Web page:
Washington, DC–(ENEWSPF)–January 5, 2017
Defense Undersecretary for Intelligence Marcell Lettre II, Director of National Intelligence James Clapper and United States Cyber Command and National Security Agency Director Admiral Michael Rogers testify before the Senate Armed Services Committee.
Senate Armed Services chair John McCain opened Thursday’s much-awaited hearings into Russian election hacking with star witnesses James Clapper, director of National Intelligence, and Michael Rogers, director of the National Security Agency.
McCain called Russia’s meddling an “an unprecedented attack on our democracy ” but also heavily downplayed any conclusive evidence that the Russian meddling in 2016 was decisive in swaying the election. Of the combined intelligence reports that will be delivered to President Obama, pr*sident-elect Trump, and partially released to the public Monday, McCain offered, “The goal of this review, as I understand it, is not to question the outcome of the presidential election, nor should it be.” It was clearly an effort to make the findings palatable to Trump. Good luck.
Here’s some other highlights from Politico:
Senators trashed Julian Assange
McCain repeatedly went after WikiLeaks founder Julian Assange, whom Trump had quoted Wednesday in tweets scoffing that Russia was involved in hacks aimed at the Democratic Party. […]
Asked by McCaskill about Trump’s “trashing” of the intelligence community, Clapper hinted that the president-elect’s rhetoric has crossed from skepticism into “disparagement.” He told her: I think there is an important distinction here between healthy skepticism, which policymakers, to include policymaker No. 1, should always have for intelligence. But I think there’s a difference between skepticism and disparagement.”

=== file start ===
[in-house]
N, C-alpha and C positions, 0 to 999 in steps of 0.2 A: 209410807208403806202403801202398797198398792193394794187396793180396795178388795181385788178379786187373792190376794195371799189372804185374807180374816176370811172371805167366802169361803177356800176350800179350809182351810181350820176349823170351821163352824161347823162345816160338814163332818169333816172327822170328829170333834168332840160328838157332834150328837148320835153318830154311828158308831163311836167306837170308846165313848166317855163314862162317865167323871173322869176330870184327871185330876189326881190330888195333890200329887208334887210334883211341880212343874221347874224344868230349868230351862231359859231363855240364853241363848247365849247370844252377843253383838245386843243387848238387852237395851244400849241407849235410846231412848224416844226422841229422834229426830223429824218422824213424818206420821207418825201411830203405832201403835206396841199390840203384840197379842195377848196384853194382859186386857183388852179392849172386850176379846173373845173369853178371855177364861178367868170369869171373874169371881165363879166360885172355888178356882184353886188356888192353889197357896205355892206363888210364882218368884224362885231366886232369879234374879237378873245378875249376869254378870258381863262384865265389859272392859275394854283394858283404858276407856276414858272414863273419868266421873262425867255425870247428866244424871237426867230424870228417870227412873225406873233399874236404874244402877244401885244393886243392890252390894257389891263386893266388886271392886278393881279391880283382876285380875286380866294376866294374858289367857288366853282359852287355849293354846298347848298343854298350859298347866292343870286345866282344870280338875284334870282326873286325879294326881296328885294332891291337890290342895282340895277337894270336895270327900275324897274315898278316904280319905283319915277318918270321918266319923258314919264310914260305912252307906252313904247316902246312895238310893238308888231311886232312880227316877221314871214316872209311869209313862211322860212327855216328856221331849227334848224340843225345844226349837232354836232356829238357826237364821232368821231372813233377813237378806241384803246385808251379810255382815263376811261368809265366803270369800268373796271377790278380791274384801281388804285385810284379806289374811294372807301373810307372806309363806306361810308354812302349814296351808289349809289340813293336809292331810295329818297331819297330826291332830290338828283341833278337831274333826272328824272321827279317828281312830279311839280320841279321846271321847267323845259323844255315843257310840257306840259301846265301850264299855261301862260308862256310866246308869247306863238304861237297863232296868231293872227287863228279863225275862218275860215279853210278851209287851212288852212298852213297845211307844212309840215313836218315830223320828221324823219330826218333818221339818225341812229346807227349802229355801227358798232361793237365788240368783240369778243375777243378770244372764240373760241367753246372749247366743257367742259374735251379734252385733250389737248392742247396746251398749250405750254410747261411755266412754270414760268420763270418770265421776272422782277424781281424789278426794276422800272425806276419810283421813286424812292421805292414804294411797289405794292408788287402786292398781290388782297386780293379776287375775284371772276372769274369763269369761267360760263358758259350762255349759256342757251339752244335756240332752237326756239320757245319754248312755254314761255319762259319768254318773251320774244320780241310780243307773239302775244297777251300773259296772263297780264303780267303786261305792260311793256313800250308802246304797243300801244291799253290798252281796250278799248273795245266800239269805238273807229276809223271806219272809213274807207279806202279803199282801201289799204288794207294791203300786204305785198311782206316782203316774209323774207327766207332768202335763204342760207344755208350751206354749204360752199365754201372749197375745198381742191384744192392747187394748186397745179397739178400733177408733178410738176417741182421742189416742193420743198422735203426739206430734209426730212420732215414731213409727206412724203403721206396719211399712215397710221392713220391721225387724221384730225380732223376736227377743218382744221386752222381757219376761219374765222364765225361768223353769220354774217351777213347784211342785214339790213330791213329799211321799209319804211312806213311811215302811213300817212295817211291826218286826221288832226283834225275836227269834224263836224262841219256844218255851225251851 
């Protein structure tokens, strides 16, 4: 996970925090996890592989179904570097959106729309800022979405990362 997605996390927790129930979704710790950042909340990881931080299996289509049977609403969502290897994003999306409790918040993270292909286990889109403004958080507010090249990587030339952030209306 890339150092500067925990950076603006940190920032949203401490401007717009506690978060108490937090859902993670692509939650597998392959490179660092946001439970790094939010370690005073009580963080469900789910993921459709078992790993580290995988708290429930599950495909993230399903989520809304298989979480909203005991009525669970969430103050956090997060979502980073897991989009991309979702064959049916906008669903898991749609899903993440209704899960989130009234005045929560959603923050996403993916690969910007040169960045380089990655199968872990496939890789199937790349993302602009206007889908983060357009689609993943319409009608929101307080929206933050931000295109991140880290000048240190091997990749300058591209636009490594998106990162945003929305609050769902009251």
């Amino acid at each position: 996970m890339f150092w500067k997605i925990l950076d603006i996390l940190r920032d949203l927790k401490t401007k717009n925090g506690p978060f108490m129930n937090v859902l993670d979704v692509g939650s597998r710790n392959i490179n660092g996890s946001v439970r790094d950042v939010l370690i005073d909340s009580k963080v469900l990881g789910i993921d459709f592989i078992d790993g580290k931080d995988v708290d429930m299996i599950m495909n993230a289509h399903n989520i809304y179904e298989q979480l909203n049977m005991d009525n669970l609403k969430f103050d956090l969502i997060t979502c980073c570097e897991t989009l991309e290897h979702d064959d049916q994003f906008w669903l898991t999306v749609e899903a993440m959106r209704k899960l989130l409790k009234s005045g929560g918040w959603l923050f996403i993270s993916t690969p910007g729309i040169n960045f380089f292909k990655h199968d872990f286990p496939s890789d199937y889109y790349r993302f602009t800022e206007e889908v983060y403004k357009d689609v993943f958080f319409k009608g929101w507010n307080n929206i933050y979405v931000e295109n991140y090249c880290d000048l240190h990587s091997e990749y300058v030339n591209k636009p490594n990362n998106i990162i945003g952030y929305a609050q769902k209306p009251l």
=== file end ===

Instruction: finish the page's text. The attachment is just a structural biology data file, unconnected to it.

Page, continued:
Clapper affirmed that the intelligence community “will ascribe a motivation” for why Russian President Vladimir Putin directed cyberattacks against the U.S. when it releases its report to Congress and the public early next week.
Trump’s reorganization of the CIA
Clapper denied involvement in a possible plan by Trump to rearrange the nation’s intelligence agencies. The Wall Street Journal reported Wednesday that Trump and his advisers are considering “a plan that would restructure and pare back the nation’s top spy agency.” Top committee Democrat Jack Reed asked: “Have you at all, as the experts in this field, been engaged in any of these discussions, deliberations, advice?” Clapper responded: “No, we have not.”
When questioning Clapper, GOP Sen. Lindsey Graham made the point that Russian hacking could ultimately hurt the GOP in future elections just as much as did Democrats in this election—a point that will likely be lost on its intended audience: conservatives.
He also encouraged Clapper to challenge Trump in the briefing intelligence officials are set to give him Friday.
“Are you ready for the task” of challenging Trump on the intelligence? Graham asked.
You have used up your free articles for this month. To continue reading click here to login or subscribe.